Pink Salmon Invasion of the North Atlantic: Evaluation of Stable Isotopes as a method to detect potential impacts.
Biological invasions threaten global biodiversity and cause billions of Euros of damage to the European economy annually. The recent invasion of Northern Europe by Pacific pink salmon, Oncorhynchus gorbuscha (Walbaum, 1792), has attracted much attention. Introduced into rivers of the White Sea by the USSR (later, as Russia) in the 1950s/1970s up to 2000s, a sudden dramatic increase in occurrence was observed around the North Atlantic in 2017. Negative impacts on native Atlantic salmon stocks are expected, including competition for food at sea, with economic implications for EU, UK, and EFTA member states.
To achieve these aims, stable isotopes of material from pink salmon (otoliths, scale and muscle tissues) will be analysed, along with gut contents of juveniles and predators. Whilst stable isotopes have been used to study the distribution of salmon in the oceans, this is the first time that the approach will be used to assess the impact of an invasive fish species on native species at sea, as well as application of a novel otolith derived isotope proxy to establish their sensitivity to global warming.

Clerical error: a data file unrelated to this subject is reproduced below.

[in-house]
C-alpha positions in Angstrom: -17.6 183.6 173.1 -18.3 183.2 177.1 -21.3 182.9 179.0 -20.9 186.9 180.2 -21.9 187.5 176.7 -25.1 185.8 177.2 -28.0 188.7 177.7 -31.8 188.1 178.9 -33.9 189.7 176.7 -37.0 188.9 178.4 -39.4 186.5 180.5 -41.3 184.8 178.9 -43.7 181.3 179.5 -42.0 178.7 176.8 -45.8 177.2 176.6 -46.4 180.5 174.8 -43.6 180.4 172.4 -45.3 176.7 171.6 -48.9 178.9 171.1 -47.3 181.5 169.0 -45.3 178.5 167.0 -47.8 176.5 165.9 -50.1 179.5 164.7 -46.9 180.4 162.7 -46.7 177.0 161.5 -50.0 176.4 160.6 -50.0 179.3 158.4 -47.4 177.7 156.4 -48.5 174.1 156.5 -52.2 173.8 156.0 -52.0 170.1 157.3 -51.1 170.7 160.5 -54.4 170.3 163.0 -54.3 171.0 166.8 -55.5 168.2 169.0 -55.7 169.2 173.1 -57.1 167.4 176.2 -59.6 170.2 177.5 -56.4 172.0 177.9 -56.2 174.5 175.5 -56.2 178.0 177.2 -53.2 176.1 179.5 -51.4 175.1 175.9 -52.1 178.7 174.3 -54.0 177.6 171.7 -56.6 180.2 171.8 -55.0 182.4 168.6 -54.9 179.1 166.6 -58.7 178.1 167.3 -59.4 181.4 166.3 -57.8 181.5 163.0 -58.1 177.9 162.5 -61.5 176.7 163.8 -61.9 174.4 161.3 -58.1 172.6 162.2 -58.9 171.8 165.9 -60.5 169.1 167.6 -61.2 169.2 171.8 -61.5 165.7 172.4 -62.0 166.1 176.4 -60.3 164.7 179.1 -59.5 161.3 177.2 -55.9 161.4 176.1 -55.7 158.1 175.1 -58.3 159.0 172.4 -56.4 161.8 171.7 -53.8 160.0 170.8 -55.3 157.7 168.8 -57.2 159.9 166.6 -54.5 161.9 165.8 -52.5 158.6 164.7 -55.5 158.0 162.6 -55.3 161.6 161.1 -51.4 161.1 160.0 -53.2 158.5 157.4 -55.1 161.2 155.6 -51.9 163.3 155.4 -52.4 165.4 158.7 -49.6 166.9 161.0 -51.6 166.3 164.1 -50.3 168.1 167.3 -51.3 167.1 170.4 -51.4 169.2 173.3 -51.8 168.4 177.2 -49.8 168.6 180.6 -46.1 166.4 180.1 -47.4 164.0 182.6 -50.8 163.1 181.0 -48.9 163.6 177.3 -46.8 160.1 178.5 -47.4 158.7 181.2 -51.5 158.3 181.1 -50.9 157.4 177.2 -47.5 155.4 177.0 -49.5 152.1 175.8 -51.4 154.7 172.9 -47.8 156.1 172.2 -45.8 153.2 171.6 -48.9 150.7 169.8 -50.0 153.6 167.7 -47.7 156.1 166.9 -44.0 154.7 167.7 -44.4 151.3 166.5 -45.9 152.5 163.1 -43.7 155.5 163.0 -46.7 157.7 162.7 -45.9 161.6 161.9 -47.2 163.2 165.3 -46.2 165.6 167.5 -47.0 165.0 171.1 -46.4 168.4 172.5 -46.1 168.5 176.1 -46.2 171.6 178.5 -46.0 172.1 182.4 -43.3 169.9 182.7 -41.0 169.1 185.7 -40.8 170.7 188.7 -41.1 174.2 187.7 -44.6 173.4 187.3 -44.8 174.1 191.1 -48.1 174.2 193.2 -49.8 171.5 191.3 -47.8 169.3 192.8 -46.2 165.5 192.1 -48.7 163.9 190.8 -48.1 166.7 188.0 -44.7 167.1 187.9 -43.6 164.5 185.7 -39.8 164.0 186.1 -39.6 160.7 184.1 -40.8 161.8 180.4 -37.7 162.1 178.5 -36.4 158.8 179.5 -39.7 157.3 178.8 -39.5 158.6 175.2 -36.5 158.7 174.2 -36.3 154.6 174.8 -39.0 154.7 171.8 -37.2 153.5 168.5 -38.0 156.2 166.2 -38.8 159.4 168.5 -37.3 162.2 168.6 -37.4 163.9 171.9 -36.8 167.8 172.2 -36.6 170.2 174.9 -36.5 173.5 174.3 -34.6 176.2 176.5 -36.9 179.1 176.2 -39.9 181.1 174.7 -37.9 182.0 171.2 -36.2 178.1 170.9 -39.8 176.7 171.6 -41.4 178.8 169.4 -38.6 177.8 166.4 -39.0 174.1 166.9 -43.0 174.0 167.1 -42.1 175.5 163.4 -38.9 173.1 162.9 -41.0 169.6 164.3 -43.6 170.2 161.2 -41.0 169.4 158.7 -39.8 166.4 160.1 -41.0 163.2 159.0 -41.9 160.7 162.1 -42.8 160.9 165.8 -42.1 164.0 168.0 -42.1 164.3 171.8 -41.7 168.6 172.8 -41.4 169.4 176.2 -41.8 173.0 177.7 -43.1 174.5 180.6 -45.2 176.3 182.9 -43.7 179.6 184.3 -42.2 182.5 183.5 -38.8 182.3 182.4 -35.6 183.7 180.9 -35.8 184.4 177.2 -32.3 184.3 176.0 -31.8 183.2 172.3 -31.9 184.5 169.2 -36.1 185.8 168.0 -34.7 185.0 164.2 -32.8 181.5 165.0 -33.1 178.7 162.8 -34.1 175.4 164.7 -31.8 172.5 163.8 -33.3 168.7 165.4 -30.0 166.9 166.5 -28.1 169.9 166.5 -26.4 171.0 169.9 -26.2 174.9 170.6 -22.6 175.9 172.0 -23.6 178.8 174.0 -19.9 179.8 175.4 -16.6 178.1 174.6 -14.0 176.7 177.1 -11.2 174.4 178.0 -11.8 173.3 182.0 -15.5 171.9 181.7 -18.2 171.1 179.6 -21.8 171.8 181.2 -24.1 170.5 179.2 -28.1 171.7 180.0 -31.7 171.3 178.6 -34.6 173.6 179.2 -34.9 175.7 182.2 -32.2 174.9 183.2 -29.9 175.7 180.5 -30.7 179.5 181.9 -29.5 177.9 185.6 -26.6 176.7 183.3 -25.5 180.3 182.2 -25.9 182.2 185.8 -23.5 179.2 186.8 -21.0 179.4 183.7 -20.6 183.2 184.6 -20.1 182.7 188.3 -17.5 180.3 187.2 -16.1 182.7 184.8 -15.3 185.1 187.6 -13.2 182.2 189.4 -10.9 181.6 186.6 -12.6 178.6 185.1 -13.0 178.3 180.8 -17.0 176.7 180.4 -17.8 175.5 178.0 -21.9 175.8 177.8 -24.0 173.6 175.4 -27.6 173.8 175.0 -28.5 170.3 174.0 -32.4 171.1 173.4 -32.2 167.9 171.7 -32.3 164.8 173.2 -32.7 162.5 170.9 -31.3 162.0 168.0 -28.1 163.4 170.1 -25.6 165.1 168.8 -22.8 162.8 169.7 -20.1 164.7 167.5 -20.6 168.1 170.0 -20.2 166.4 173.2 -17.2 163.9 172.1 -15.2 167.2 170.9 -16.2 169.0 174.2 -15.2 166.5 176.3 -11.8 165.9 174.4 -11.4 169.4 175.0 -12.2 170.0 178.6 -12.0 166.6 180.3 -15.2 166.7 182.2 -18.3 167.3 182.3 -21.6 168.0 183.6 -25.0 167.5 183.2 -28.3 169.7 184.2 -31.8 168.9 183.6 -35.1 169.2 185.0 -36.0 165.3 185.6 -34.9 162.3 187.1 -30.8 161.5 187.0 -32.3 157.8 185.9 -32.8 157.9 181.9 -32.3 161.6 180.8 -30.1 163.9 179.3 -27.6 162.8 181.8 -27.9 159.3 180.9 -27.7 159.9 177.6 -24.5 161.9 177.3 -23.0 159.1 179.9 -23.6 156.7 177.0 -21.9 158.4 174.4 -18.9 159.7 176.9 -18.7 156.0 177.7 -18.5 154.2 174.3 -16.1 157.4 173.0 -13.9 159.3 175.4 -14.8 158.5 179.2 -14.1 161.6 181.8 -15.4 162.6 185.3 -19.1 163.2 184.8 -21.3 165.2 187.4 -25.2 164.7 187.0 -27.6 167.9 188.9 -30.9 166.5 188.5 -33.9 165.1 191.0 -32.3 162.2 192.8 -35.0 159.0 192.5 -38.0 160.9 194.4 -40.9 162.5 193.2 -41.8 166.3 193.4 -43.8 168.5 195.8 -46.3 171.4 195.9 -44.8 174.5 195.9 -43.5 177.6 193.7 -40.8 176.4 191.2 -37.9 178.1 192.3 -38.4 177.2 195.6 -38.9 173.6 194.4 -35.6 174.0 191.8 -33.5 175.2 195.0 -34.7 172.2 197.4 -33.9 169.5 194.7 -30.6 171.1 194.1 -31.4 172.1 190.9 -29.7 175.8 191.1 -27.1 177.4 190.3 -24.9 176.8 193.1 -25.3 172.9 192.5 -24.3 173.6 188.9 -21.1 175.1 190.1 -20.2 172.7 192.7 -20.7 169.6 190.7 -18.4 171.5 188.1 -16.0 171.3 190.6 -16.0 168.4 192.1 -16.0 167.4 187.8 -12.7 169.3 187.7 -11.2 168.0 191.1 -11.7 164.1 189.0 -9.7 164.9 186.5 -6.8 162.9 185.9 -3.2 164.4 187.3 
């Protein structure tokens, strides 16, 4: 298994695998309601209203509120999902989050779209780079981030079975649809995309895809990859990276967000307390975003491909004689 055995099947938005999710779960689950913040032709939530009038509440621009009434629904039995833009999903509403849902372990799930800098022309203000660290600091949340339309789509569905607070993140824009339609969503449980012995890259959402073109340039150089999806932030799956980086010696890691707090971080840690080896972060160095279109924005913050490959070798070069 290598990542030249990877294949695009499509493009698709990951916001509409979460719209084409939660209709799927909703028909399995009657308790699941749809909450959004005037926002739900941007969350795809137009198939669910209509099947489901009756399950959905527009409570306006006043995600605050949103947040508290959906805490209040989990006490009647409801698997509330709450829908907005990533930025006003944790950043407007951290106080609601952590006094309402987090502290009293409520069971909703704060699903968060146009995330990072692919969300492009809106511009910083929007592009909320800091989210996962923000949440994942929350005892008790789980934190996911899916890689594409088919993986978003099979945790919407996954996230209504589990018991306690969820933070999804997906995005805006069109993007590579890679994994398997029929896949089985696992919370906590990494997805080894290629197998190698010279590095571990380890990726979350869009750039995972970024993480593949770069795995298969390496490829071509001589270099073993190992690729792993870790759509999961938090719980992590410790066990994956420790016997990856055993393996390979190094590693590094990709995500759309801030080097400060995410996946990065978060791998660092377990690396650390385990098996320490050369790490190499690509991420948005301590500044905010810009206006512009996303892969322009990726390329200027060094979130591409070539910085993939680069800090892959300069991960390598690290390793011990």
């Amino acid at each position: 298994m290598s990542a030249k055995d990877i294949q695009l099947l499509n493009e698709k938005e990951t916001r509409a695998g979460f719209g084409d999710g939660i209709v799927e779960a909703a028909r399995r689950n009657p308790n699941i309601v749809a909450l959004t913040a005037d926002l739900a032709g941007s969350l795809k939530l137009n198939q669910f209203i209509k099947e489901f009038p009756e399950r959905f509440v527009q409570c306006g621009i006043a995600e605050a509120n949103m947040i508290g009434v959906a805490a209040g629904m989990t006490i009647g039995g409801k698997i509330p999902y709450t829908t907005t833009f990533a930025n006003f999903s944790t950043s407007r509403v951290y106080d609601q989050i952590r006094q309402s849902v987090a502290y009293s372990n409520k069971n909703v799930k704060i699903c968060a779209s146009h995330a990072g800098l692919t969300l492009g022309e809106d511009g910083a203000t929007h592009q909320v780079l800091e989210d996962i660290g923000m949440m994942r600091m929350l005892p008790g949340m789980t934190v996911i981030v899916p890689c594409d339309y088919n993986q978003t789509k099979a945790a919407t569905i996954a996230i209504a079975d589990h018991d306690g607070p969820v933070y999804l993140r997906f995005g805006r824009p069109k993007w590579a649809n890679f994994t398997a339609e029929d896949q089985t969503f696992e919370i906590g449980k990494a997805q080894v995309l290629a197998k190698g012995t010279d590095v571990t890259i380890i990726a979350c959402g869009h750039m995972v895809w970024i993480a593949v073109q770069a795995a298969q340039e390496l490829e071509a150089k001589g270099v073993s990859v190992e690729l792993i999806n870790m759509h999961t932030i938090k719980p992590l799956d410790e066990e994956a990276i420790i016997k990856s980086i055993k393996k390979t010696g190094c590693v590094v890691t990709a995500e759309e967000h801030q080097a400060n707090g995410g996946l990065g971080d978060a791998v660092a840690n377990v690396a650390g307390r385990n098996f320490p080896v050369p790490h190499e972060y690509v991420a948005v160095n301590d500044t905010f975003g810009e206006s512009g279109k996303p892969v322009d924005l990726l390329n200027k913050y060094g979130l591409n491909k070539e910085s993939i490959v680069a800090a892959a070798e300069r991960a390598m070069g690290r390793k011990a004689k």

Financed by the European Commission Marie Curie Individual Fellowship, PinkSIES represents a holistic study of this invading species: the results will expand our knowledge of the environmental biology of this invasive species in Europe and provide a scientific basis for decision-makers responsible for protecting the wild Atlantic salmon stocks.
The project is carried out by research fellow – Michał Skóra, Ph.D. (University of Gdańsk) under the supervision of Prof. Iwan Jones, Dr Bryony Townhill (Centre for Environment, Fisheries and Aquaculture Science Centre (Cefas), and Prof. Gordon H. Copp (Cefas) with scientific and biological support of collaborators from seven countries.
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Michal SkoraMarie Skłodowska-Curie Research FellowRiver Communities Group School of Biological and Behavioural Sciences Queen Mary University of London The River Lab, East Stoke, Wareham, Dorset, BH20 6BB, UKTel: +44 (0) 20 7882 5845Email: email@example.com